A few days ago, before the smoke moved in, Lisa and I spotted behavior from the local rabbits that we've seen before, but have never managed to catch on camera.

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Not, it's not the rabbits taking their ease and seemingly ignoring us. It's something we've seen once before, but this time Lisa managed to catch it on video.



Lisa apologizes for the camera jitters. We were far enough away to not frighten them, and at that much magnification, any movement of the hand-held camera is also magnified. We have seen bunnies bounce before, and from what I've managed to locate online, it may simply be high spirits. OTOH, when a rabbit lays its ears back, as in the final segment, it seems to mean "Go Away," and the other one seemed to figure that out.

From some of the other antics we saw (but did not record), possibly there will be some baby bunnies coming along shortly as well.
House

Defensible Space

Yesterday stayed cloudy all day and (relatively) cool. I decided to tackle digging up the growth in the field next to the house, which, once it dries out, is a hazard.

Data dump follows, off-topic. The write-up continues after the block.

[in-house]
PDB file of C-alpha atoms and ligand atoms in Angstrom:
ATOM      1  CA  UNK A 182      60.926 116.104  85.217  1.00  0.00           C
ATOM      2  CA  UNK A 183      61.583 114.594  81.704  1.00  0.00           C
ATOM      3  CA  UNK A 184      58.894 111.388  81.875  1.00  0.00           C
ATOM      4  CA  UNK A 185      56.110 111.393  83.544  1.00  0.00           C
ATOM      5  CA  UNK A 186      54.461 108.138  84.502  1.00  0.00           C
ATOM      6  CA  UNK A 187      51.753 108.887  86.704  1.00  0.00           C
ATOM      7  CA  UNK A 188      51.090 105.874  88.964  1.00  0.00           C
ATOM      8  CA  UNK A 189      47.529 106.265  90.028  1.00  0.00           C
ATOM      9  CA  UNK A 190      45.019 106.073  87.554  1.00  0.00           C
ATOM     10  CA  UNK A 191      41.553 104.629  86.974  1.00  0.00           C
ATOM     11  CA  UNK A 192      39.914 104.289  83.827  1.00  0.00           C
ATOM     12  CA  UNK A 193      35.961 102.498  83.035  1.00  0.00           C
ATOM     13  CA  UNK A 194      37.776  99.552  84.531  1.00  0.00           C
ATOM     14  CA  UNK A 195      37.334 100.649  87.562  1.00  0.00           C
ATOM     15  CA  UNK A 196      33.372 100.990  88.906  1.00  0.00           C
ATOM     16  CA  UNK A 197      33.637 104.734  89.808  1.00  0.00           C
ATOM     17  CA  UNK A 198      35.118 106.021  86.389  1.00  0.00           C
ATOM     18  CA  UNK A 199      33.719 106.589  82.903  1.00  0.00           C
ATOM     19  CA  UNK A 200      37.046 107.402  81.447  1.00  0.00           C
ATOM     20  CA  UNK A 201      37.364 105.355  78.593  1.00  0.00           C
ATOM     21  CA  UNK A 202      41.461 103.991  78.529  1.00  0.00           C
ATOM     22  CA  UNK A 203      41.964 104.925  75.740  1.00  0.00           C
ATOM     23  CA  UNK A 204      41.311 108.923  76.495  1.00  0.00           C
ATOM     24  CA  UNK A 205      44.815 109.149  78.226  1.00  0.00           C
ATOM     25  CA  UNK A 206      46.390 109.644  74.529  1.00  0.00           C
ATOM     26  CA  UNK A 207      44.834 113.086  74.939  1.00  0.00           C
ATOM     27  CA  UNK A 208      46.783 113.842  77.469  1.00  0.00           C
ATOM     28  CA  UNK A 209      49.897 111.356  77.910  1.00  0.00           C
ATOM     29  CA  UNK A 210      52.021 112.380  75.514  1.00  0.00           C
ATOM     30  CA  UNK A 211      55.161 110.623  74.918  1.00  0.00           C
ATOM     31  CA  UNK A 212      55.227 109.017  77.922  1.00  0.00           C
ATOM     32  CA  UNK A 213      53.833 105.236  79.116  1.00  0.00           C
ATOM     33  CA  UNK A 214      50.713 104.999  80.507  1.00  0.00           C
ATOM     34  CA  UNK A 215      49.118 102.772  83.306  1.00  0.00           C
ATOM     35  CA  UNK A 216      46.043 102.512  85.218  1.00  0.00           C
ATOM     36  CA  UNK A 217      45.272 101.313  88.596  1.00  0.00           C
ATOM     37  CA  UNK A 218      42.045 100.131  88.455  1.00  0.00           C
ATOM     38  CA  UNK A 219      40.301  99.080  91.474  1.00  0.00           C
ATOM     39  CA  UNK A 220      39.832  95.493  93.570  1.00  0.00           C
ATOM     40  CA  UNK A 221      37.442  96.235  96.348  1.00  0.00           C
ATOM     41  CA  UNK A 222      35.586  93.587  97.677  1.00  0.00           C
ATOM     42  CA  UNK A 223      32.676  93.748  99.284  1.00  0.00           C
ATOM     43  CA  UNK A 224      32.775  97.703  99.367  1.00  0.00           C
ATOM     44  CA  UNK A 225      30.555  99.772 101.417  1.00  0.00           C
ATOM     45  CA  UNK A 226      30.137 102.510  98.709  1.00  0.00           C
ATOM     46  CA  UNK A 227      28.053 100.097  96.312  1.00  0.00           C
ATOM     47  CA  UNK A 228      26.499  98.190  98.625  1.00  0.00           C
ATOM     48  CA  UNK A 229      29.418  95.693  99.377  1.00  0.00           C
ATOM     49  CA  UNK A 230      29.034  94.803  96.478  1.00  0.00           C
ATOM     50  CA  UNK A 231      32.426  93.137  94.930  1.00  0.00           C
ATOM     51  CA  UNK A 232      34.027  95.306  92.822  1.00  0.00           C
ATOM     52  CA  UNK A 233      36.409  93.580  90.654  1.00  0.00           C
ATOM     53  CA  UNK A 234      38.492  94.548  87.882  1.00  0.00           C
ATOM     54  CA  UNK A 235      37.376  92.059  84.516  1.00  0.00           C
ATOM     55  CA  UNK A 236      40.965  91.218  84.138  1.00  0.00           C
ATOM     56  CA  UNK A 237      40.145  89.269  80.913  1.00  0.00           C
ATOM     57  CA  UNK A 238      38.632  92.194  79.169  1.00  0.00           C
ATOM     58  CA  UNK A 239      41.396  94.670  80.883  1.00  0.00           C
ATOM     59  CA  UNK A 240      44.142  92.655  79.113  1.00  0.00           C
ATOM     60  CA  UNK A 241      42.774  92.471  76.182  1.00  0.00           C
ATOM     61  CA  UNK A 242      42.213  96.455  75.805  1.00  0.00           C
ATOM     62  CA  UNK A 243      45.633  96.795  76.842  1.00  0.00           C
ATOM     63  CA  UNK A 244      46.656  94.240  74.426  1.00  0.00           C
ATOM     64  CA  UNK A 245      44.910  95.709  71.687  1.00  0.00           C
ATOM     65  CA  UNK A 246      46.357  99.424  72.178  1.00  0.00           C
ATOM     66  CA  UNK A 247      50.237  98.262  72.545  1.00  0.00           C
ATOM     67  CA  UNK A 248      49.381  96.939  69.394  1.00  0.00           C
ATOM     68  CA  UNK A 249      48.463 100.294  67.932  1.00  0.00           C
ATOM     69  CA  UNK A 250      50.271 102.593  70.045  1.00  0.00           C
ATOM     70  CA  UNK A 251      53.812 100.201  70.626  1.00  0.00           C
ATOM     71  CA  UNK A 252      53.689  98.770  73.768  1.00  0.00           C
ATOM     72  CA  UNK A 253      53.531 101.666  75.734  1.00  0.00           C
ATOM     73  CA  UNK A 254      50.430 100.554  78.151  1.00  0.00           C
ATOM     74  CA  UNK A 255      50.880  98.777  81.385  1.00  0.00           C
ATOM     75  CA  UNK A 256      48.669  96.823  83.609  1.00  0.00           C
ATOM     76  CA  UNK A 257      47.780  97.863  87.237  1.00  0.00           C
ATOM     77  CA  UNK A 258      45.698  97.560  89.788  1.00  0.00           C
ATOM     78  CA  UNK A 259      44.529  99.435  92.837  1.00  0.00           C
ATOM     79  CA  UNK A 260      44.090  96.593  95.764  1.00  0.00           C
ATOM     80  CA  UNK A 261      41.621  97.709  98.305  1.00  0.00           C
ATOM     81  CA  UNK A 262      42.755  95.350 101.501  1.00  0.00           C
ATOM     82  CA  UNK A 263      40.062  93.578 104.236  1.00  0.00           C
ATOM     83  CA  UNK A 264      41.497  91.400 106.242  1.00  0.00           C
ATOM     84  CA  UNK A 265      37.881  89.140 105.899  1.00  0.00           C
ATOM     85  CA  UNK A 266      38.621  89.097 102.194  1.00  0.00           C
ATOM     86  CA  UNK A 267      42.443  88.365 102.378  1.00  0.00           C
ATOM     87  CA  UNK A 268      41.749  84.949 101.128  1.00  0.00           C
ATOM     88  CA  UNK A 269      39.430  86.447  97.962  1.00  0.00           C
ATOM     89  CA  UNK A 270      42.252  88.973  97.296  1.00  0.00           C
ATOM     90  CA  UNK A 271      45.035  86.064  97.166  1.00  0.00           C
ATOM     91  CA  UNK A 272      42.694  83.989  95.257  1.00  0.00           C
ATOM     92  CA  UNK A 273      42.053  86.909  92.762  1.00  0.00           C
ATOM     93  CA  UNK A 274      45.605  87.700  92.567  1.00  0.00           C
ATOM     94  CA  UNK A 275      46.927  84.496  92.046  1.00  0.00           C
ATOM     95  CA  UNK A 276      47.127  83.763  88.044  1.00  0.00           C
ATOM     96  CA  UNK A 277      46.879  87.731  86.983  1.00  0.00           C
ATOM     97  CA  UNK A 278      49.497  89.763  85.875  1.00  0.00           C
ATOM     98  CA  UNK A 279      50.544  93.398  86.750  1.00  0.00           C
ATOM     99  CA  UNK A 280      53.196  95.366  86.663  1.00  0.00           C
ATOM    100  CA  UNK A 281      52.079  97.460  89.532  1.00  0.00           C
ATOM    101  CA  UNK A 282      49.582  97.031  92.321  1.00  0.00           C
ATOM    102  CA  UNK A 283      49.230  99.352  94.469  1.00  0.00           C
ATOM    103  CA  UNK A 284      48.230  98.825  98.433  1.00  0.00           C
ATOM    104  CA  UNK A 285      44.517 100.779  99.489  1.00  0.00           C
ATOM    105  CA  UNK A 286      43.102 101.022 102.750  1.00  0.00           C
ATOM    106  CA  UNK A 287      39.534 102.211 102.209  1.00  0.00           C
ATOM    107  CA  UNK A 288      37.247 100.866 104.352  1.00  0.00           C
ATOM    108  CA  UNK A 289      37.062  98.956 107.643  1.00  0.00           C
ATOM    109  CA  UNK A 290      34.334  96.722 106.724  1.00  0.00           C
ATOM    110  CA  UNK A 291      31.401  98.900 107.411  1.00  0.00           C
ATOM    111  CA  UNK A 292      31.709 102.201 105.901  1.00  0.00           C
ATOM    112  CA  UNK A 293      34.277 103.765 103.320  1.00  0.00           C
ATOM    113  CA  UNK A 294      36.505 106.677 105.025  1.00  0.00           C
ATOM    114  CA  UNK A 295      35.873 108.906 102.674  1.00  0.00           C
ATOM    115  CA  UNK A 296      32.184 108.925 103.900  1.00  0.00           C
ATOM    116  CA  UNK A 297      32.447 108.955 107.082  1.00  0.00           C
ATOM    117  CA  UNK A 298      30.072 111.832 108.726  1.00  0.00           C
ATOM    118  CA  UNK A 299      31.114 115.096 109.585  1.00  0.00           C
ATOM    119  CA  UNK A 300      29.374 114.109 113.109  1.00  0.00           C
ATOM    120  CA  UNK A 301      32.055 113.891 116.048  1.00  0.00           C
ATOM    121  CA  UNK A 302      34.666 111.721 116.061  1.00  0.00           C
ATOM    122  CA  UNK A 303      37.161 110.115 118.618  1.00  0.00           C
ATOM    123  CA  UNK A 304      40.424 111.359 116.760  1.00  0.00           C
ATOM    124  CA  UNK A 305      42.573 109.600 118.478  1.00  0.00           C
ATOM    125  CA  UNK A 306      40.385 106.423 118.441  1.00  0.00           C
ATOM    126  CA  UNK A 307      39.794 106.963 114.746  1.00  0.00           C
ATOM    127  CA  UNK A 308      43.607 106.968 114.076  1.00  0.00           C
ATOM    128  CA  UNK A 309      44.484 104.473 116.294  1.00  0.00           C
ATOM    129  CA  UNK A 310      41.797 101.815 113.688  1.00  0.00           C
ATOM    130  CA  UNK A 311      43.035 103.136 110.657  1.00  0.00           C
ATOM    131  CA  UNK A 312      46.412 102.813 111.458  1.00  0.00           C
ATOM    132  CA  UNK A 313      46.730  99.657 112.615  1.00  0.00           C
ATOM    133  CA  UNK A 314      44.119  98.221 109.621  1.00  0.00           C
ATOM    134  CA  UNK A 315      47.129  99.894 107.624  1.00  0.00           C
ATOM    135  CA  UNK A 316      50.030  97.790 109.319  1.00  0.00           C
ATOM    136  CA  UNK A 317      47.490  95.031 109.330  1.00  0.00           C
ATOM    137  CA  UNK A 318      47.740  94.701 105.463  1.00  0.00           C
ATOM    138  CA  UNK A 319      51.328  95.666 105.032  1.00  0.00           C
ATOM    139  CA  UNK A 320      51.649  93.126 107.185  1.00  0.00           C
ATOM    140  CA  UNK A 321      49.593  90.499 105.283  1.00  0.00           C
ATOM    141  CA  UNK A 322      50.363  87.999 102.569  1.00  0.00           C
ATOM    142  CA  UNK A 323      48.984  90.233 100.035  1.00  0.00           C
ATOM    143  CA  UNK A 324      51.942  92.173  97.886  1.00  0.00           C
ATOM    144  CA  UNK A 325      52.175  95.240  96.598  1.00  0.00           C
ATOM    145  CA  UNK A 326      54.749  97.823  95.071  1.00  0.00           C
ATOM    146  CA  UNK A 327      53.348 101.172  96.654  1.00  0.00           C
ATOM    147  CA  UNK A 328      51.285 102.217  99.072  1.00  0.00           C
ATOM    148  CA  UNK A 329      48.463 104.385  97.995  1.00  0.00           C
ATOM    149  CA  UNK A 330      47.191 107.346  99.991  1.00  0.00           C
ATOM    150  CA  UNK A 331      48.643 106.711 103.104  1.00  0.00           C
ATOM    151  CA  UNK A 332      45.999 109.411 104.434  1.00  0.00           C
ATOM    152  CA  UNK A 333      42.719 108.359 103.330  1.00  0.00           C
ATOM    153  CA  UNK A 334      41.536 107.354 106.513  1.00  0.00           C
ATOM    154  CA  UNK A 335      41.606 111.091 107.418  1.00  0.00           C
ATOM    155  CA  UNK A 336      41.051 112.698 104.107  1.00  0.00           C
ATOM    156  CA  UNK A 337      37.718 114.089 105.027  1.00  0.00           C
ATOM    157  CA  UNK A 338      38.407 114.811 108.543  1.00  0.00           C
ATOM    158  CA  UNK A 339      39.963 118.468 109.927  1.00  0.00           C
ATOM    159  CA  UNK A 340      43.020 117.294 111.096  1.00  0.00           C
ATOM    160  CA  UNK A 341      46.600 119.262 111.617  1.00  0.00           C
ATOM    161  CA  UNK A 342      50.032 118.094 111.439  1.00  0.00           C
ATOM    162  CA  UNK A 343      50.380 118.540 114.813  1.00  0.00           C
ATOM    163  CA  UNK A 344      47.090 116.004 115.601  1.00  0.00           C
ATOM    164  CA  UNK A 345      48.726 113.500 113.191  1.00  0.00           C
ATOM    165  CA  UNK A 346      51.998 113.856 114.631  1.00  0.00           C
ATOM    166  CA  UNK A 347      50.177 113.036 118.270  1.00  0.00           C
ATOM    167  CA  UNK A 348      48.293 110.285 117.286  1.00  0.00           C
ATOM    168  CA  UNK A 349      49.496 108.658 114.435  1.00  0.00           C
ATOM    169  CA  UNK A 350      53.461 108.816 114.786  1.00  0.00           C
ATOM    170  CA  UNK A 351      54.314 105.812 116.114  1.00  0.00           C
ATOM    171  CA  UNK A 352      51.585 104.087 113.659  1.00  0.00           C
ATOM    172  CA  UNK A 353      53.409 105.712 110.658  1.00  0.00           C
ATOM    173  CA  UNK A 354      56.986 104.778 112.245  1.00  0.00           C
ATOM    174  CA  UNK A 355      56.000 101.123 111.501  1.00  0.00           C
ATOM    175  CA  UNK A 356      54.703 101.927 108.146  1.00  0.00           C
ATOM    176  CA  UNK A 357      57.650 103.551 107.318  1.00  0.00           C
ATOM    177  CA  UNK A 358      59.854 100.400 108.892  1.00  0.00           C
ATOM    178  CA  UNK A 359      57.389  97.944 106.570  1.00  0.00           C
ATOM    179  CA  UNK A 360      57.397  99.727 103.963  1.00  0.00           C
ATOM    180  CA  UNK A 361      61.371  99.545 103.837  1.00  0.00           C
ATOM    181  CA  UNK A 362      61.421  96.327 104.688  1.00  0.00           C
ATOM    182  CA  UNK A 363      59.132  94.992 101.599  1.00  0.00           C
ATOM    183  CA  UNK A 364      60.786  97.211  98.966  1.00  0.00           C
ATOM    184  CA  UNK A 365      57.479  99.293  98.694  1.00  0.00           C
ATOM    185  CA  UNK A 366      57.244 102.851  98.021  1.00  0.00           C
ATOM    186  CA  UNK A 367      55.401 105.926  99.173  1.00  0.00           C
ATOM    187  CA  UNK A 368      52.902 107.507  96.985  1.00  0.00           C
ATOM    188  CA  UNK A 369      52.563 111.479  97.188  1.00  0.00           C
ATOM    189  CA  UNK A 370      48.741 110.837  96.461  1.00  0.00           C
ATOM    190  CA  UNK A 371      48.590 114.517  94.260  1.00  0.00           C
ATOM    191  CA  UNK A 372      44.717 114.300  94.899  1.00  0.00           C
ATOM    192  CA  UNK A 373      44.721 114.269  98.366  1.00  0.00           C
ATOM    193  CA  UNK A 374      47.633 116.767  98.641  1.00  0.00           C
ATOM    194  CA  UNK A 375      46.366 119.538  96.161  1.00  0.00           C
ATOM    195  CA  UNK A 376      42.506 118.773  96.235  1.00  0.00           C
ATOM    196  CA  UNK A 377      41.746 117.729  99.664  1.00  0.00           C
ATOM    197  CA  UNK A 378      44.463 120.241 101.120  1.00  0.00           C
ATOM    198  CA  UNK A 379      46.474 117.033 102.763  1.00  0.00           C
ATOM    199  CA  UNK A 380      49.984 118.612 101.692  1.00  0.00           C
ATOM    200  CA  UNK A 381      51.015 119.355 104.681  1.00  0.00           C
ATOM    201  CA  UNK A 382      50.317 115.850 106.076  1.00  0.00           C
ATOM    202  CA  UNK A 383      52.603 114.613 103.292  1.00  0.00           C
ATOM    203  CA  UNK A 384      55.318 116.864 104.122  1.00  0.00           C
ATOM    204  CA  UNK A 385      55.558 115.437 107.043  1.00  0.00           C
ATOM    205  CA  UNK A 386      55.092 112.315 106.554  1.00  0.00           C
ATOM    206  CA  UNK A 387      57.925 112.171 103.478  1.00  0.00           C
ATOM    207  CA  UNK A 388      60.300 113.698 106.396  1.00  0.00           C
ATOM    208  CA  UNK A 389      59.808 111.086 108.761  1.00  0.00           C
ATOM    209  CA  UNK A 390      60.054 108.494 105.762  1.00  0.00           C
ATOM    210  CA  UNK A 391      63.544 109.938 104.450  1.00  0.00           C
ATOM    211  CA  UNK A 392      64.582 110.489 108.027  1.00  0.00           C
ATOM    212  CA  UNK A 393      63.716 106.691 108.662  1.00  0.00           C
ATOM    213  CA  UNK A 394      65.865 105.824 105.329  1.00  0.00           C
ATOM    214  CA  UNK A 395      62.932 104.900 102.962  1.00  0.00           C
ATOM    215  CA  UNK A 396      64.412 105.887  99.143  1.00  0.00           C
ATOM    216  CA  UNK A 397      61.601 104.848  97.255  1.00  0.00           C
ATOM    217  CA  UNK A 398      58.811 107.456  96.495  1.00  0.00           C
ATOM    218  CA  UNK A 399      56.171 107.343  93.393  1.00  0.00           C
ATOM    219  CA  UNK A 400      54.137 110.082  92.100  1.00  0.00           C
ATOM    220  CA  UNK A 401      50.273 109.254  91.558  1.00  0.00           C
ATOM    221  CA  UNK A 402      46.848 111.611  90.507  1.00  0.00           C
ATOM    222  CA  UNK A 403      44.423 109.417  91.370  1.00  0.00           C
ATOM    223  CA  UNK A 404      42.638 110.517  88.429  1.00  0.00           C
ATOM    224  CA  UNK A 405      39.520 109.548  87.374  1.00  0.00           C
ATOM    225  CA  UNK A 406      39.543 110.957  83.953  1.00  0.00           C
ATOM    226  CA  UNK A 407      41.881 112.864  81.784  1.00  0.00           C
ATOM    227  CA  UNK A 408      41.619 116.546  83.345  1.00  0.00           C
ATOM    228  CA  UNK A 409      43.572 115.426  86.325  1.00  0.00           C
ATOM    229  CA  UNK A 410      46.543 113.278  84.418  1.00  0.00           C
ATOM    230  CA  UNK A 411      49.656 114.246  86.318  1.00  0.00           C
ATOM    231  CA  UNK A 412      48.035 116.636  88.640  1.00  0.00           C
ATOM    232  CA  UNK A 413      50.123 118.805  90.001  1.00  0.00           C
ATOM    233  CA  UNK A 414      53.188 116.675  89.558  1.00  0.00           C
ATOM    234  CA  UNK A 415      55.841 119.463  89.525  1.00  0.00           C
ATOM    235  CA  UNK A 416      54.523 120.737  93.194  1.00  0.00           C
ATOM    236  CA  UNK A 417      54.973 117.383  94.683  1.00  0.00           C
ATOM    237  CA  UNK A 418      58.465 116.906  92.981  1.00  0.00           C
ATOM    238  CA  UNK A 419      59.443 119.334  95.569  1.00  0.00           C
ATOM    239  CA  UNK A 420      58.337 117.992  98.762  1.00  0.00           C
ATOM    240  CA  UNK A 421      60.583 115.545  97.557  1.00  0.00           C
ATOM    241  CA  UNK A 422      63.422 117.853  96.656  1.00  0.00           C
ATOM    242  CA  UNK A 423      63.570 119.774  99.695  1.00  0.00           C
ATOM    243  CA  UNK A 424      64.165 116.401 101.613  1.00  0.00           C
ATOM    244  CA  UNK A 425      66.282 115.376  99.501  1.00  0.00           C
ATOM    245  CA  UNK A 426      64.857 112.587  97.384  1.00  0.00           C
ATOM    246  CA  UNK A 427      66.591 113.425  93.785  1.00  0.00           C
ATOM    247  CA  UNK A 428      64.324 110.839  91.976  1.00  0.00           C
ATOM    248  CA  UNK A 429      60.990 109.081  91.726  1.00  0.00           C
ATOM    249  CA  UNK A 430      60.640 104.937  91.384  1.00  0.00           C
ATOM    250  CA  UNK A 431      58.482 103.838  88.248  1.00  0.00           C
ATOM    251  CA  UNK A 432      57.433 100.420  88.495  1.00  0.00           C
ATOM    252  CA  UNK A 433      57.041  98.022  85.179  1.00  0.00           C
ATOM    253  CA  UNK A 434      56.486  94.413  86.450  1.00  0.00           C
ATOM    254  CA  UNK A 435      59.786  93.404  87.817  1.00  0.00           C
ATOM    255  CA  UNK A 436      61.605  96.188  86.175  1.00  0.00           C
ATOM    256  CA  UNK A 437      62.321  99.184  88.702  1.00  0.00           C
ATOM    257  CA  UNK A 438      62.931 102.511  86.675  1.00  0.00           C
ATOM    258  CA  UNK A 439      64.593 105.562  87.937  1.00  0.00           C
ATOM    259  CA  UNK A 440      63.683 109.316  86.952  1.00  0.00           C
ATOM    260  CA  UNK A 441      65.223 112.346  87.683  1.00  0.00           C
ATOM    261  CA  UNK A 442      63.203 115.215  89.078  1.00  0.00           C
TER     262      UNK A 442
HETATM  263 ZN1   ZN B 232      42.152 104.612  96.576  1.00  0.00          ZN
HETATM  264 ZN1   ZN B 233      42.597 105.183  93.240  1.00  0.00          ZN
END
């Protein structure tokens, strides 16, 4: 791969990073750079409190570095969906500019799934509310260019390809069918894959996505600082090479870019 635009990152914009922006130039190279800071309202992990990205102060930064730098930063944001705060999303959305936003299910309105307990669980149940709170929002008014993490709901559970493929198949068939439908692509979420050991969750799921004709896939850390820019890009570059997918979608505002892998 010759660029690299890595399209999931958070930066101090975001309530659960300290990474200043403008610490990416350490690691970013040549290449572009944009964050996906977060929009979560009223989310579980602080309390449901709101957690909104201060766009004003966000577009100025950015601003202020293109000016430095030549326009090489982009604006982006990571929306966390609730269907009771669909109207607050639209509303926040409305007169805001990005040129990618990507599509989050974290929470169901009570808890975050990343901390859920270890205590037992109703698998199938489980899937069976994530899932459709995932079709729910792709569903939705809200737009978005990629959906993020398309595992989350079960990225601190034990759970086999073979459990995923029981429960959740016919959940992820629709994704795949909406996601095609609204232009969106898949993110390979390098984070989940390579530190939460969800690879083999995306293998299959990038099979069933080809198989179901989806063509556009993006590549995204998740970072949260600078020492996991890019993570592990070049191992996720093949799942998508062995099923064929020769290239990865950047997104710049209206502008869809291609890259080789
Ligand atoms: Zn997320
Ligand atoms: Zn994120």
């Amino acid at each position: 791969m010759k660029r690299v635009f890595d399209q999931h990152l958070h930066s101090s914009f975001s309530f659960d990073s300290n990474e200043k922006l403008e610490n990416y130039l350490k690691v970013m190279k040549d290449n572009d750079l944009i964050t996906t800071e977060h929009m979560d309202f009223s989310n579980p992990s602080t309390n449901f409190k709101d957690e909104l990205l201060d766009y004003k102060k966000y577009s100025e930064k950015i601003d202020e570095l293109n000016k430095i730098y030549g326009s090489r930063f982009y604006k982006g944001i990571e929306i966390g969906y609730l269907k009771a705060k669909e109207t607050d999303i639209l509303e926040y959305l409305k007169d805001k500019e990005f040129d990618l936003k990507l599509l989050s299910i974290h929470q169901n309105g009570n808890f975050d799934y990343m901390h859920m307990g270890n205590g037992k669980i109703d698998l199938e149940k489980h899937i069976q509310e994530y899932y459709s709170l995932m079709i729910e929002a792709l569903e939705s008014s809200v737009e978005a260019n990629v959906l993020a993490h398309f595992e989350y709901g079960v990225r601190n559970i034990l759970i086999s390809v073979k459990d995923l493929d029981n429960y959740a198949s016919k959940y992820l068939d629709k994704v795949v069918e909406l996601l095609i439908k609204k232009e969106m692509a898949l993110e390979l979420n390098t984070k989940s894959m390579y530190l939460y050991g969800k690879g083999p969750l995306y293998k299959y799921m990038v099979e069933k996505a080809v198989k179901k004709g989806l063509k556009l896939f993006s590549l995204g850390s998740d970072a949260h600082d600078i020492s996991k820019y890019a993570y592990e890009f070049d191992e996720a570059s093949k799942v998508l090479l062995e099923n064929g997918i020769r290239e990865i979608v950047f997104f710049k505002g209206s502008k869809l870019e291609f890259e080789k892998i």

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I was masked up while doing yard work, mostly against dust and pollen, but also from wildfire smoke that rolled back in. However, late in the evening, light winds cleared some of it out and cooled things off again. Lisa and I sat on the porch under the awning enjoying cooler air and being able to look at things more than a couple of meters away. A few drops of rain started to fall. As more rain fell, the air cleared some more and we mostly stayed dry, but even where we were getting rain falling on us, it seemed to dry quickly, which shows how dry the air is here.

Rain doesn't usually last very long around here, but this storm had some bite to it. There was also quite of bit of lightning in it, mostly cloud-to-cloud, and I hope that anything that hit the ground either didn't cause fires, or left ones that were extinguished by the rapidly increasing rain. After maybe 30 minutes, my phone blew up with a Flash Flood Warning from the National Weather Service. Water started to flow into the field where I had been cleaning brush earlier in the day. I couldn't get pictures, as it was too dark.

We pulled our chairs closer to the wall under the small awning, but after a while the wind also picked up and we had to head inside. Before we did so, we saw several trains passing through Fernley, all moving slowly. That was because Union Pacific had declared condition "FF" (Flash Flood) for the area, so all trains had to move at reduced speed, looking for washouts on the many small culverts along this stretch of track. We also heard a local maintainer in his hi-rail vehicle, when he pulled in behind the train stopped on the main in order to make room for a westbound train creeping from Hazen to Fernley to pass.